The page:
Living up to his billing now

Leading up to his Boise State debut, which came even later than expected in January, the message was “wait ‘til Devonaire Doutrive joins this team.” When Doutrive put up a combined 38 points in a Broncos sweep at Wyoming two weeks in, it was like, “Away we go.” But then he hit double-figures in just one of the next eight games. Who was the real Devonaire Doutrive? At the time, there was a logjam of talent limiting his minutes. Now, with Abu Kigab out, he’s become a very important Bronco. Doutrive had a solid all-round game in the win over SMU last week, scoring 10 points with eight rebounds, four assists and three steals. Included, of course, was the game-winning bucket. Boise State hopes to milk every bit of his considerable talent to meet the challenge of Memphis in Thursday night’s NIT quarterfinals.


Boise State will be a bit shorthanded against Memphis, but coach Leon Rice’s bench usage will be interesting. It turned out he didn’t tap it that much in the win over SMU. We thought Rice might need to draw on Naje Smith and Pavle Kuzmanovic with Max Rice out in addition to Kigab. At halftime, Smith had notched a career-high five points and had made the first three-pointer of his Boise State career (as part of the Broncos’ barrage during the first nine minutes of the game). But Smith played just over a minute in the second half—and Kuzmanovic didn’t appear in the game at all. The only other reserve to play was Lukas Milner, who logged his standard five minutes in place of Mladen Armus.


Every time I see Loyola Chicago play, I’m reminded of one the most curious wins in Boise State history. The Ramblers, who play Oregon State in the Sweet 16 Saturday, were a Final Four team three years ago, with Sister Jean urging them along back when she was 98. Early in that same 2017-18 season, Chandler Hutchison’s senior year, the Broncos obliterated Loyola 87-53. The more cynical among us will point out that it was November and not March, but Boise State did it with Hutchison coming off an injury and scoring only two points. The Broncos knocked down 16 three-pointers from nine different players and outrebounded the Ramblers 41-23. Just goes to show: there’s a game like that deep down inside this team somewhere.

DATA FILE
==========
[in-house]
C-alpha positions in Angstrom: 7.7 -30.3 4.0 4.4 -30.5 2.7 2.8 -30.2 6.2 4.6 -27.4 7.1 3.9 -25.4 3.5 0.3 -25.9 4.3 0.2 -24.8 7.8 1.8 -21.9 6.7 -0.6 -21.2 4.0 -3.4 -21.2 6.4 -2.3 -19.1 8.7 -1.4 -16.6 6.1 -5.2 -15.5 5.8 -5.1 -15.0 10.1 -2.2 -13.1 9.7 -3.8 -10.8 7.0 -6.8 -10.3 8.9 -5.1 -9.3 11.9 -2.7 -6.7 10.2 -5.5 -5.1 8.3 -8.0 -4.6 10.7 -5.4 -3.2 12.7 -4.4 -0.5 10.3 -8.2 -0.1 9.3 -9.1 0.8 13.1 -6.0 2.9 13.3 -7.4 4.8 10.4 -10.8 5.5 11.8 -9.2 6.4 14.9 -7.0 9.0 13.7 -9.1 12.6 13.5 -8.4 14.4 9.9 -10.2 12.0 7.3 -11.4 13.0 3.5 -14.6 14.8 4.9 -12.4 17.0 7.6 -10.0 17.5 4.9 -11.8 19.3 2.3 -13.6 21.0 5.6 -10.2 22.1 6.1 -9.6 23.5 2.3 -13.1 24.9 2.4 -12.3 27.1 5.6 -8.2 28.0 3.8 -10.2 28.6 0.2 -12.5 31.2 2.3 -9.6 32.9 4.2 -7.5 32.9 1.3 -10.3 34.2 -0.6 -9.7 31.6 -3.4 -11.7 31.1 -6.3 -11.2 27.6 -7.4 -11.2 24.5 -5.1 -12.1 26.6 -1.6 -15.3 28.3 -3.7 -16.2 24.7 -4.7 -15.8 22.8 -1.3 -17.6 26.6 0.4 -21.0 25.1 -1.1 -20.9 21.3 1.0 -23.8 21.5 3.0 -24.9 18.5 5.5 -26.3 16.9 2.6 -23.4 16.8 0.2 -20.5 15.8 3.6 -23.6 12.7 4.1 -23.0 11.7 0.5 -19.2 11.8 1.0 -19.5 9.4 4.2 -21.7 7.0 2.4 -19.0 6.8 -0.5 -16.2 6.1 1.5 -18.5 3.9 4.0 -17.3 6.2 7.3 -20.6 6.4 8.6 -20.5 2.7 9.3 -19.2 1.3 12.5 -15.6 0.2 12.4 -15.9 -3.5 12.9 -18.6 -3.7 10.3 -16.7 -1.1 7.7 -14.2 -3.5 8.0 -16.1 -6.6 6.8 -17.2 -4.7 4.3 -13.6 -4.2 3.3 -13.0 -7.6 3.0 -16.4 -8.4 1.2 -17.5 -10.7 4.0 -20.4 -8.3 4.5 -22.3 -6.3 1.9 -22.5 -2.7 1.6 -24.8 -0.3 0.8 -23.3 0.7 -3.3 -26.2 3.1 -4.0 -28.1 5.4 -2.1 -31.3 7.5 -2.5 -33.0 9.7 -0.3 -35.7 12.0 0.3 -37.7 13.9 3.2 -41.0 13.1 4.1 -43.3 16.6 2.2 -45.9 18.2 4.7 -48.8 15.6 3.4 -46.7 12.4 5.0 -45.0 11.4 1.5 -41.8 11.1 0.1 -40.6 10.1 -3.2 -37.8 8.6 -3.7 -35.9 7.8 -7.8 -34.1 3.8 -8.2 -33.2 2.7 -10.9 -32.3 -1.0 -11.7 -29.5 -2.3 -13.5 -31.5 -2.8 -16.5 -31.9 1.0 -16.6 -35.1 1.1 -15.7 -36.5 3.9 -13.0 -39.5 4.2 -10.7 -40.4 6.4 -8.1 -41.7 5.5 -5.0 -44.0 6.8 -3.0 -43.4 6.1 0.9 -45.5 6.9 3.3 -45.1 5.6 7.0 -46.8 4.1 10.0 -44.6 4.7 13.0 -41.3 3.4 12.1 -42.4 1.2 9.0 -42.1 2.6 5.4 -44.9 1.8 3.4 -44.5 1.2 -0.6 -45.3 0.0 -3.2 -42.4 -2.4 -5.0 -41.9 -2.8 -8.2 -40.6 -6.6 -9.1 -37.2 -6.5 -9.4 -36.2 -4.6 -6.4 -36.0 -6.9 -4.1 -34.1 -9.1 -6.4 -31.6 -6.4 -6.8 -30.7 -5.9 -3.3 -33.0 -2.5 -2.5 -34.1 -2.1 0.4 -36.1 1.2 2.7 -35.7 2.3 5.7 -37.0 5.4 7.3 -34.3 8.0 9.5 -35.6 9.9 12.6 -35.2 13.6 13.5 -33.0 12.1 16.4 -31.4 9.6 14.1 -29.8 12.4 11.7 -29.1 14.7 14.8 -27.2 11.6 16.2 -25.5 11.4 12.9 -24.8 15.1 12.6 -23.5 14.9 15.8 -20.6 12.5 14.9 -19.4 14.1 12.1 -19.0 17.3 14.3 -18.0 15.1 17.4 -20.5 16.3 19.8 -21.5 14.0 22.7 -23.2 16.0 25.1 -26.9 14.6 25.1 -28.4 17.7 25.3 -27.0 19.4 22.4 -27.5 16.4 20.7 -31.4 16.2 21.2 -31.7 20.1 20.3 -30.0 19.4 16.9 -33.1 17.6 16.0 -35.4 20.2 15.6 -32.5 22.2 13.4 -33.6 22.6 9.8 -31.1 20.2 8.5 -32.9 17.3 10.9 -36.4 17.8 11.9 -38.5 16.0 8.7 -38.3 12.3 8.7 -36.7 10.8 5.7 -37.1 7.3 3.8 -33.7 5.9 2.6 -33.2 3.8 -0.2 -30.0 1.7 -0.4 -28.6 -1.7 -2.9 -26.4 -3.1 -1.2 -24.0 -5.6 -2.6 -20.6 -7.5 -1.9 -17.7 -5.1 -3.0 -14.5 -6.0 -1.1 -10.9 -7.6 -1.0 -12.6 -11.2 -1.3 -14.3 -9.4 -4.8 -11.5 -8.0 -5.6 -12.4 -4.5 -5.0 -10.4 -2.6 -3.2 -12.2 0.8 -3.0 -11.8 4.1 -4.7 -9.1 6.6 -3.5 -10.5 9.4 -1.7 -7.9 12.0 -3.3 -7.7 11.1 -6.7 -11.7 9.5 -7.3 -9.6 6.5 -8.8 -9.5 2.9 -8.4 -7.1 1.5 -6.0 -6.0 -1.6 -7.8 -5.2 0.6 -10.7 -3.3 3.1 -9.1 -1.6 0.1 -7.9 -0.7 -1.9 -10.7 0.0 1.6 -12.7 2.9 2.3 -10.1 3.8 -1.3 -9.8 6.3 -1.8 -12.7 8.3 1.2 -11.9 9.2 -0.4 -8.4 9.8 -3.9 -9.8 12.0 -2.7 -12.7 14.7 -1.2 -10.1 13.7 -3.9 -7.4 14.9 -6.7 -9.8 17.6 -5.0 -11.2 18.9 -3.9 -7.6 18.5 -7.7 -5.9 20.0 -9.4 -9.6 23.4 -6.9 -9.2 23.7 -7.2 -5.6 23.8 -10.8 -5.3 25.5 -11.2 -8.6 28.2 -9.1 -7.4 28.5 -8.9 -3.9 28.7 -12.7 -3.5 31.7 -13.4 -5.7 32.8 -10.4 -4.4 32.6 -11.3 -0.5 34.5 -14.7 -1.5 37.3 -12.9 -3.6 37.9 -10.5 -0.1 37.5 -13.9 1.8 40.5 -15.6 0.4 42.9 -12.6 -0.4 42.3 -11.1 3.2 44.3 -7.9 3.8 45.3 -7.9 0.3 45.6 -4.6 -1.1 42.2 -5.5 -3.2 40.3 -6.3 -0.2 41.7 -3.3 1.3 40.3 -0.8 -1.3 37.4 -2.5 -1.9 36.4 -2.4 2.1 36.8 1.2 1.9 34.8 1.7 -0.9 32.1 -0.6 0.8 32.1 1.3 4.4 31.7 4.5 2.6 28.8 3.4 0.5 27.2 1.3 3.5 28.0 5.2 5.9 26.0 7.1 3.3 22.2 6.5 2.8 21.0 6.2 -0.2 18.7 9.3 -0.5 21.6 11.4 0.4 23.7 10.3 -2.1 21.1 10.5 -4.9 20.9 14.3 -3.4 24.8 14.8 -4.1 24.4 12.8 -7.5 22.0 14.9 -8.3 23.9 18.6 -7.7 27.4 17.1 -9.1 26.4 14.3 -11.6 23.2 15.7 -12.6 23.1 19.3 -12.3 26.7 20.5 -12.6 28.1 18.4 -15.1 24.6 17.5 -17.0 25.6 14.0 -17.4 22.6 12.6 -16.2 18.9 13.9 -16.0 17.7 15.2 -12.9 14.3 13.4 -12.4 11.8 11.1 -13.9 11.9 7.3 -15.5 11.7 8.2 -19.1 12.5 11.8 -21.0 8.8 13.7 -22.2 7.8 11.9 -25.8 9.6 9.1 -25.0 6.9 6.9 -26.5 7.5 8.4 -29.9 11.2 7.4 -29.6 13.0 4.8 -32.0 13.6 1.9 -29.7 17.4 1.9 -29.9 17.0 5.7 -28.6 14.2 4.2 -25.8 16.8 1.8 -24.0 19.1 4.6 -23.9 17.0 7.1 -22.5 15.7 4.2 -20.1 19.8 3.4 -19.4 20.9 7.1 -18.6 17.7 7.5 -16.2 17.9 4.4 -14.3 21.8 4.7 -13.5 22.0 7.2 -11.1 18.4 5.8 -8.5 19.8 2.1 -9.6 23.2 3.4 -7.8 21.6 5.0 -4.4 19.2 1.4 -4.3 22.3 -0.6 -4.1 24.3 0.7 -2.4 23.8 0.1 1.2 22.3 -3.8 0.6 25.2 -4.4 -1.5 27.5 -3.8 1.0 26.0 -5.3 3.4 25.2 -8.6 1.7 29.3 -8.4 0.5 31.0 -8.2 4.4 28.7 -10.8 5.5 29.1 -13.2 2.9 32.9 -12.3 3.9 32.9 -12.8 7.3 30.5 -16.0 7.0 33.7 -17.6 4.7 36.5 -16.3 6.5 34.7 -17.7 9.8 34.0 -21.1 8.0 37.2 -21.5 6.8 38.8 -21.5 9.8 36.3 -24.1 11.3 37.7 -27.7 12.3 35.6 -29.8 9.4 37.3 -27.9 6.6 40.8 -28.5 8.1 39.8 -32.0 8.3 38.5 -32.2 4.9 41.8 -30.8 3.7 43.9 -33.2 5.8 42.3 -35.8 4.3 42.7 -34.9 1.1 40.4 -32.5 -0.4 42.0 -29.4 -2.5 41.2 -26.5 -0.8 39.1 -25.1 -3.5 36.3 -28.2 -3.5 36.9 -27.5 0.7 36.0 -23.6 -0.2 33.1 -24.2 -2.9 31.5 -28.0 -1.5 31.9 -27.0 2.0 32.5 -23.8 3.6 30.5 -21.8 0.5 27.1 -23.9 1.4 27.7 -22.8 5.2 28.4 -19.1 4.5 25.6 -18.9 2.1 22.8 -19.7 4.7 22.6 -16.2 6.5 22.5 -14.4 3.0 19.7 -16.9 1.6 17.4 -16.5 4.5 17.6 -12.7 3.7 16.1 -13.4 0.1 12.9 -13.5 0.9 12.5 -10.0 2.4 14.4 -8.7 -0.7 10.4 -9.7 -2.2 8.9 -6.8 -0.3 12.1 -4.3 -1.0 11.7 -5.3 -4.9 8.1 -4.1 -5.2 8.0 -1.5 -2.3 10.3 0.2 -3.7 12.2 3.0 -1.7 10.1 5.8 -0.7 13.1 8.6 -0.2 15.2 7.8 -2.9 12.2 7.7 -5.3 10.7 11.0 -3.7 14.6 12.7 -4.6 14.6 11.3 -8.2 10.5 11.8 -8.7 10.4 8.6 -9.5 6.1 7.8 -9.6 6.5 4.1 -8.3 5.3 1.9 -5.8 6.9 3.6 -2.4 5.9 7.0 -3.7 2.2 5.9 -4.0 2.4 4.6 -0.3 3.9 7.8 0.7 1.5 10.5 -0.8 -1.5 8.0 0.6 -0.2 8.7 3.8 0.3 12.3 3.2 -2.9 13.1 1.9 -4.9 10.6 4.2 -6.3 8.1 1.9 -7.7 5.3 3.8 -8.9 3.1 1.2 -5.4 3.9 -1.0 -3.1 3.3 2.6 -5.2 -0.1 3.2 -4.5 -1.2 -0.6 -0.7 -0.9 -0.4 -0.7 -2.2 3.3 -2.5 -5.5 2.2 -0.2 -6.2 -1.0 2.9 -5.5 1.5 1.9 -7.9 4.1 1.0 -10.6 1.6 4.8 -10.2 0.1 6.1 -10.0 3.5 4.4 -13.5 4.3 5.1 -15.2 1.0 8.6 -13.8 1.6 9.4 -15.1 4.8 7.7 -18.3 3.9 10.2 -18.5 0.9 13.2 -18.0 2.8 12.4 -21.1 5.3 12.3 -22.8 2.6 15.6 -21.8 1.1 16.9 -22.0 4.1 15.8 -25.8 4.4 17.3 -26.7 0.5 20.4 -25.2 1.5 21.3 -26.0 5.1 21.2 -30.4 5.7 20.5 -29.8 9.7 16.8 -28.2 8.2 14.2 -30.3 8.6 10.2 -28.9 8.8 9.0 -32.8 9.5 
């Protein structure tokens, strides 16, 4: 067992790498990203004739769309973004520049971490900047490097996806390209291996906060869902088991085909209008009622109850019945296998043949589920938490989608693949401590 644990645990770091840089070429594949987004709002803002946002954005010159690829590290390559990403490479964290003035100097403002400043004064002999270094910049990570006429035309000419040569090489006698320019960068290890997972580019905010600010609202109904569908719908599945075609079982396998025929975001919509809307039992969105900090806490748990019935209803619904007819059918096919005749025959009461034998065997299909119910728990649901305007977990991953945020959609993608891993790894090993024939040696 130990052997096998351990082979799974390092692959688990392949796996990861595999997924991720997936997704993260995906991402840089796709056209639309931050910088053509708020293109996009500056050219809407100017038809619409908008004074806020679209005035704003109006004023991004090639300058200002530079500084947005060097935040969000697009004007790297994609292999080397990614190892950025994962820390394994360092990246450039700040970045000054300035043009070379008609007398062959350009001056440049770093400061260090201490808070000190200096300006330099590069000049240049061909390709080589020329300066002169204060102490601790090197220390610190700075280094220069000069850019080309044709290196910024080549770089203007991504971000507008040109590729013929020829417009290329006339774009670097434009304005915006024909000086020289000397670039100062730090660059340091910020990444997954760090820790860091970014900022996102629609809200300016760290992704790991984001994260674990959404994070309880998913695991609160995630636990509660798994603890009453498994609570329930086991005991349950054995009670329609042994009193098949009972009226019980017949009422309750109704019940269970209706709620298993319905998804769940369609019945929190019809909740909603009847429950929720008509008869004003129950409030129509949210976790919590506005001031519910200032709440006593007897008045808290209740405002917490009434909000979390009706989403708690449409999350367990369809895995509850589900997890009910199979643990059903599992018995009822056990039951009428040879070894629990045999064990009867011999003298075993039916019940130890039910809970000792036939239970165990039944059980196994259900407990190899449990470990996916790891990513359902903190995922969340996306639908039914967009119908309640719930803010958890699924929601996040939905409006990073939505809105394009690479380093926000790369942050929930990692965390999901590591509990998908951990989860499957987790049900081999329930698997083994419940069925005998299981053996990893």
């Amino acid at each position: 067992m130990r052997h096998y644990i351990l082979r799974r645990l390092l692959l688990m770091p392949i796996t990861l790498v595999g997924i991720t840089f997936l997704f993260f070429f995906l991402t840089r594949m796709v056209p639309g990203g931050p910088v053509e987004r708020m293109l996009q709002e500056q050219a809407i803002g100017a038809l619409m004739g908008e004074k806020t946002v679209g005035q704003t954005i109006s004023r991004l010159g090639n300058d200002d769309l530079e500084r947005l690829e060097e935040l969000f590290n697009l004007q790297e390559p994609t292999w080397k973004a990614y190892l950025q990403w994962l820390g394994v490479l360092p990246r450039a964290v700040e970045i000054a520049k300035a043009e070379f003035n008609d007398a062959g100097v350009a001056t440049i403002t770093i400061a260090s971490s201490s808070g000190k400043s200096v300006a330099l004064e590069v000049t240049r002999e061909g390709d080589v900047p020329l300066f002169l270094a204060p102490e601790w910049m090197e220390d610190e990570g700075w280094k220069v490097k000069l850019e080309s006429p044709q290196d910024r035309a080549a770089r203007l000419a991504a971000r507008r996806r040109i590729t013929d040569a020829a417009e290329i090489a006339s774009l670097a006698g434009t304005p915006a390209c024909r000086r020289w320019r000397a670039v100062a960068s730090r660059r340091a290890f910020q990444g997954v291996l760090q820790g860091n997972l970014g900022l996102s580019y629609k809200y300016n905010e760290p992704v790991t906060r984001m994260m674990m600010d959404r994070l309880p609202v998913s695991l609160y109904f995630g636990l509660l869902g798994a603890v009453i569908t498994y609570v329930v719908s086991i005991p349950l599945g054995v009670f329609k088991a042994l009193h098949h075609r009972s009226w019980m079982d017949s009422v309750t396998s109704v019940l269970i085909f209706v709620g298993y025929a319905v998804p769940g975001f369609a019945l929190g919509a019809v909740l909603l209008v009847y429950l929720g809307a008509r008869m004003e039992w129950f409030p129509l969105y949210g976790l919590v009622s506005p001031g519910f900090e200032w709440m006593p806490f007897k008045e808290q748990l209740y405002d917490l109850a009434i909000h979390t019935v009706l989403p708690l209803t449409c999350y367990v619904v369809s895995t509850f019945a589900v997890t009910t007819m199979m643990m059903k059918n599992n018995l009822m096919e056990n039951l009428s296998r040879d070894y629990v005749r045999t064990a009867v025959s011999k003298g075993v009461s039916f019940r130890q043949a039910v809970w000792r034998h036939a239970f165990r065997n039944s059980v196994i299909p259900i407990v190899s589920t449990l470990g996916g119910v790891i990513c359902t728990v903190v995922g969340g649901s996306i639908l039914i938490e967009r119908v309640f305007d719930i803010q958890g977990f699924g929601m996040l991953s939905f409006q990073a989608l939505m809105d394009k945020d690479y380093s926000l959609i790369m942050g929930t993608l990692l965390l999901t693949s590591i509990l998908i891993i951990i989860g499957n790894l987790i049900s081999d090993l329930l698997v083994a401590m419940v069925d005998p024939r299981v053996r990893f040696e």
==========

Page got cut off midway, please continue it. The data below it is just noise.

From Andy Staples’ “Dear Andy” column at “Who stays at their current job longer, Bryan Harsin or Josh Heupel?” Not only did Harsin leave Boise State for Auburn this winter, but Heupel departed UCF for Tennessee, leaving their former teams with new head coaches when they face off on Labor Day weekend. Staples is looking at the odds for each former guy in his new locale. “Heupel should get a longer leash than any of his predecessors because he inherits the biggest mess,” writes Staples. “History says Harsin will have success at Auburn. But history also says things usually end badly at Auburn.” Staples’ kicker: “What if each coach wins 25 games in his first three seasons? Heupel would get a raise. Harsin would either get fired or start season four on the hottest of seats.”